SYDNEY (AFP) – More than two thousand Australians, led by local musicians, gathered in Sydney late Thursday in a plea for mercy for two drug convicts facing execution in Indonesia, as concern grew they could soon face a firing squad.
Holding candles and signs reading “I stand for mercy”, the crowd listened to speeches and live music at Martin Place in the heart of the city, in a show of support for Andrew Chan and Myuran Sukumaran, who recently lost their final appeals for clemency.
The pair – members of an Australian drug-smuggling gang dubbed the “Bali Nine” – were arrested in Bali in 2005 and sentenced to death the following year for attempting to smuggle eight kilogrammes of heroin out of the Indonesian holiday island.
Sukumaran’s grandmother Edith Visvanathan told the crowd that she was not asking for him to be sent home.
“I only ask him (Indonesian President Joko Widodo) to give him his life and let him do something with it,” she said between sobs.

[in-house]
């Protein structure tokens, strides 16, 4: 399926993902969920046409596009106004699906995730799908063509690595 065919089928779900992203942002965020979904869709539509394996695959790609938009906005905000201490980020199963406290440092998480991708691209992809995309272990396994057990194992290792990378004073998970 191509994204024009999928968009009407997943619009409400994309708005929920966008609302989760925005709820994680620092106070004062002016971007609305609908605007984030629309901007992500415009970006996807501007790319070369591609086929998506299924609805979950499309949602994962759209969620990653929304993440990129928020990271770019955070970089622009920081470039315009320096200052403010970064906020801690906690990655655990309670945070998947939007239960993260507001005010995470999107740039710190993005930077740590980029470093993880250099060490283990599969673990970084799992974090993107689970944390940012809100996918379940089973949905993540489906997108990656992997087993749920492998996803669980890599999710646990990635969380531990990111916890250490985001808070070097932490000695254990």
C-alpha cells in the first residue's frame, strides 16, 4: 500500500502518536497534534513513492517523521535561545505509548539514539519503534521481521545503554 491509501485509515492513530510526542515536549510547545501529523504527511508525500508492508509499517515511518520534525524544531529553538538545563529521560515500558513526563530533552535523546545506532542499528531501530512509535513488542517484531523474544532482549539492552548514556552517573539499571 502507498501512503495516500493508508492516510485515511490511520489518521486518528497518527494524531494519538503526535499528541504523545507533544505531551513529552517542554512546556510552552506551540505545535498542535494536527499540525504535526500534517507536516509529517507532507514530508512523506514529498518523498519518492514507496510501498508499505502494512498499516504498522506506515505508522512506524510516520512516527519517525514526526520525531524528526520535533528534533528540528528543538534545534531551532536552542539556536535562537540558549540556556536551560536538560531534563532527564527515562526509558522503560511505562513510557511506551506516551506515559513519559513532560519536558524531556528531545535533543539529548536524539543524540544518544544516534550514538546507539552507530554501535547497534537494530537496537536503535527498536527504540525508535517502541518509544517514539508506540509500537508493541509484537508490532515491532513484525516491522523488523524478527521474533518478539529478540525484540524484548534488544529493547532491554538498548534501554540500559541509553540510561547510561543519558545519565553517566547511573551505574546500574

Artist Ben Quilty, a friend of Sukumaran’s who organised the concert, choked back tears as he said the men’s families would be touched by the outpouring of support.
“Andrew and Myuran did really bad things, but they are good young men now,” he added.
Australia’s Human Rights Commissioner Tim Wilson, who was in the audience, said there was “no cause for governments to kill people”.
“The death penalty is completely inconsistent with human rights principles and disproportionate to the crimes being committed,” he told AFP.